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China and absolute return fixed income strategy

January 2019

China: a balancing act for bond investors

China's growing bond market offers attractive opportunities. Absolute return strategies can make the most of these while using hedges to protect against potential volatility.

The year has only just begun, and China is already dominating the headlines: its trade dispute with the US rumbles on; Beijing is once again acting to shore up growth; and tech companies are blaming slowing Chinese sales for earnings stumbles. All of which raise the critical question of whether investment opportunities arising from these developments outweigh the risks.

For us, as bond investors, it is a matter of finding the right balance between risk and prospective return – something that the Pictet-Absolute Return Fixed Income strategy specialises in by combining long-term strategic allocations with offsetting investments that act as a hedge against short-term risks. 

As fixed income specialists, we have always been attracted to the long-term potential of China. While growth there is bound to be slower in future, it should also be more stable as the economy slowly rebalances away from commodities towards services, and as the exchange rate is liberalised. China is moving swiftly up the manufacturing value chain from quantity to quality. Its bond market is increasingly mature, diverse and international while the renminbi is touted as a reserve currency of the future. Further boosting the market's appeal is the fact that Chinese bonds offer relatively high yields and returns that don't correlate especially strongly with those of other asset classes.  

What is more, the government has in recent months pledged to adopt a looser fiscal policy alongside coordinated efforts to support domestic demand and GDP growth. It is cutting taxes for companies and households, as well as investing heavily in infrastructure. The People’s Bank of China is the only major central bank still administering monetary stimulus (see chart) and is expected to pump well over USD200 billion into the economy during 2019. Our economists forecast that Chinese gross domestic product (GDP) will grow by 6.4 per cent this year – twice as fast as that of the world as a whole, and more than three times faster than developed economies.

turning more accommodative

People's Bank of China liquidity flow, 6m moving average, as  % of nominal GDP

PBOC liquidity injections chart

Policy liquidity includes liquidity injections through open market operations and through monetary policy changes (changes in reserve requirements ratio and benchmark interest rates). Source: Pictet Asset Management, Thomson Reuters Datastream; data covering period 15.08.2008-15.11.2018

Where China succeeds, other emerging markets also tend to benefit. This supports our broadly positive view on dollar denominated emerging market corporate debt. We also see several specific opportunities within China's dollar bond market itself, where any weakness in the currency – such as that seen in mid-2018 – would potentially provide attractive entry points.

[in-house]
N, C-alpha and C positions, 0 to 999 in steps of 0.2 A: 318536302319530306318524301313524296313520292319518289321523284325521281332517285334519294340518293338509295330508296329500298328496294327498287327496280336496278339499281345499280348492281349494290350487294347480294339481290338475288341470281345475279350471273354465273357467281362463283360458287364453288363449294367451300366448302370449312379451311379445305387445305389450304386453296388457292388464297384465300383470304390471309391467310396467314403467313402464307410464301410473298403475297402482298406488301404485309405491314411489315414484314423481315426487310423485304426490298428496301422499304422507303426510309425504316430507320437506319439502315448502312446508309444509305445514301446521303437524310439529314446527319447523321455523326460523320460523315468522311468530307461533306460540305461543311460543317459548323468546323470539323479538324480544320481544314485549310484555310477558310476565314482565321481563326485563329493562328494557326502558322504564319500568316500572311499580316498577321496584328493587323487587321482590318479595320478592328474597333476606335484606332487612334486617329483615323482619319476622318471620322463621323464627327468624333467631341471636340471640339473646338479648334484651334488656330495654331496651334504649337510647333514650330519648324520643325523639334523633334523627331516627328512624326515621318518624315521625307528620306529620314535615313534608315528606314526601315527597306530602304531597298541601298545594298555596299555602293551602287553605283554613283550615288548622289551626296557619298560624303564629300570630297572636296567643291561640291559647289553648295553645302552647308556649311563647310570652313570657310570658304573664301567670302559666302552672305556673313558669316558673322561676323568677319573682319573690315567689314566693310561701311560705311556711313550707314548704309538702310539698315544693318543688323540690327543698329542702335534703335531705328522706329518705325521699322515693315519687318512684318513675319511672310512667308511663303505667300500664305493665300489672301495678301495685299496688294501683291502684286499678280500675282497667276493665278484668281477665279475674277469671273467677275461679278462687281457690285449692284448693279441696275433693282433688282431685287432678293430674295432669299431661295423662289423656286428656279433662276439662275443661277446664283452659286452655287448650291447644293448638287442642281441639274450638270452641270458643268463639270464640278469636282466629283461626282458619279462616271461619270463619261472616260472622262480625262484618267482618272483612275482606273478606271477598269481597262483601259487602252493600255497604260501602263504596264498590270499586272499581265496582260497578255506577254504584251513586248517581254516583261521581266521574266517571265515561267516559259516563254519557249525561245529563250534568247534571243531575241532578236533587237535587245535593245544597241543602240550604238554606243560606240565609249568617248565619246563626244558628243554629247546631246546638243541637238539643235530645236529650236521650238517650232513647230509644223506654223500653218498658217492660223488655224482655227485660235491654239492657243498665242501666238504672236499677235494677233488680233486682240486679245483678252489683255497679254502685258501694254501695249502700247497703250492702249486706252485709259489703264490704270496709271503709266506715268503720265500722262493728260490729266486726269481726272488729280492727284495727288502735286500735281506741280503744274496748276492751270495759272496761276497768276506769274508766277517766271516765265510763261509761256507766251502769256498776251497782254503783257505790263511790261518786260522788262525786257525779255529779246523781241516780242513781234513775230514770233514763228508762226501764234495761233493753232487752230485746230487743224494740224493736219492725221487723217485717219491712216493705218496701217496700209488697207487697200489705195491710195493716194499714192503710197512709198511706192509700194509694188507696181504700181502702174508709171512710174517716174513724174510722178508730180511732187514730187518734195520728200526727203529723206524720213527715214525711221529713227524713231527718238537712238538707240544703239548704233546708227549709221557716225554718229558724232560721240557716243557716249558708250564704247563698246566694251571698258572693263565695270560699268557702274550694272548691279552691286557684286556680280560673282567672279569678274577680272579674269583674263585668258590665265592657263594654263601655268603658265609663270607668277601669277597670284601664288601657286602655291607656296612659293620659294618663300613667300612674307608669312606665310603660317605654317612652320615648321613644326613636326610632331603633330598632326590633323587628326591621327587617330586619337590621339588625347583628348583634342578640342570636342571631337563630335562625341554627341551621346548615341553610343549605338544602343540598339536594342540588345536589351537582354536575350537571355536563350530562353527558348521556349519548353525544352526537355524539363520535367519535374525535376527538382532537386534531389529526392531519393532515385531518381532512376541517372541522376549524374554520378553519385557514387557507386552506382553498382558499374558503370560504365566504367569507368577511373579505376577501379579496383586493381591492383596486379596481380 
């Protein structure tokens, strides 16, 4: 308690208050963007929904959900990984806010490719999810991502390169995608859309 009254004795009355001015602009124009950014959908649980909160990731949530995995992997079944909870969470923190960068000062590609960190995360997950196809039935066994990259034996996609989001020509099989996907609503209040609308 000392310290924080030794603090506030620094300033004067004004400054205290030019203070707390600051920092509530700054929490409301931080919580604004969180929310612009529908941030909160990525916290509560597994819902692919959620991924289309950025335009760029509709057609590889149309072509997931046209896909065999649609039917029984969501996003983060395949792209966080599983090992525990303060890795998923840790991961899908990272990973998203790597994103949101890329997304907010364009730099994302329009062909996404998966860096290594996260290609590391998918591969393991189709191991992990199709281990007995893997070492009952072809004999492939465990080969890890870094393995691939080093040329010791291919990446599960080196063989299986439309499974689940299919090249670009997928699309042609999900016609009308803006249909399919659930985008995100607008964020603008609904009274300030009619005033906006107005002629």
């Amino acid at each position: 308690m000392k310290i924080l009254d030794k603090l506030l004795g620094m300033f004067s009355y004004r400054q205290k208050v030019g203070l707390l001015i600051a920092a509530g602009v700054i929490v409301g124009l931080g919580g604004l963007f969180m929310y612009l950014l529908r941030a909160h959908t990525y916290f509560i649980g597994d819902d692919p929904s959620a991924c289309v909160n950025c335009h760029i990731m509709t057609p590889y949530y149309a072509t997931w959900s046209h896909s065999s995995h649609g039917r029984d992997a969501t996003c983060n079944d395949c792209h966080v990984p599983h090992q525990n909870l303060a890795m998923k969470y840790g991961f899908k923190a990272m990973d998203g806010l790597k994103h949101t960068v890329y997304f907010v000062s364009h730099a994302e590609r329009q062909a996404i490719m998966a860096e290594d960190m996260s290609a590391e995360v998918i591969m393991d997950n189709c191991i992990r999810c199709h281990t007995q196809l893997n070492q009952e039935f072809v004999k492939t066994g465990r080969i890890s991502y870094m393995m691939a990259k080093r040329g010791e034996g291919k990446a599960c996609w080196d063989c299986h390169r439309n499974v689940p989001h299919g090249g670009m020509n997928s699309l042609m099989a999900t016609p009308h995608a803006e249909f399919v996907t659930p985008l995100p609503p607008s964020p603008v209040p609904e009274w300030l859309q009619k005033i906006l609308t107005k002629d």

Chinese asset managers, which are seen as strategically important to the country, will be among the key beneficiaries of the stimulus measures. So will property companies, whose capital structures are already showing an improvement. 

Crucially, we believe that valuations for corporate bonds issued by companies in these sectors don’t reflect this potential. 

Always prepared

However, long-term potential aside, emerging markets are well-known for bouts of short-term volatility and China is no exception.

service boom

China's services sector, % of GDP

China's growing service sector chart

Source: Pictet Asset Management, CEIC, Thomson Reuters Datastream; data covering period 01.01.1952-31.12.2018

This is where our philosophy of balancing risks comes to the fore. And diversifying risk at every opportunity is a cornerstone of our investment process for the Pictet-Absolute Return Fixed Income strategy. To achieve this, we examine risks and correlations both within our individual investment themes and across the portfolio as a whole.

In broad terms, turbulence in emerging market debt tends to be accompanied by weakness in developing economies’ currencies. For us, holding a short position in a basket of such currencies represents an effective counter-balance to a long investment in emerging corporate bonds. We believe it is crucial to actively manage this currency position, though, given the idiosyncrasies of the countries concerned.

At the moment, holding short positions in Asian currencies offers a particularly compelling hedge against any temporary economic weakness in China. 

We have also invested in Chinese sovereign credit default swaps (CDS) – instruments which insure against any deterioration in a bond issuer’s creditworthiness – to secure additional protection for our Chinese property positions. The possibilities for hedging our exposure are growing as the investment universe within China expands. For us, this makes the investment arguments even more compelling. 

We have long believed that China’s transition from a manufacturing powerhouse to a more open and services-led economy will create diverse opportunities. Using all the investment tools available and focusing on balancing risks, we believe our approach to investing in China can both capture long-term value and limit the risks short-term volatility, thus ensuring the best possible risk-return balance for our investors. Such a flexible approach is outside the remit of many traditional fixed income strategies.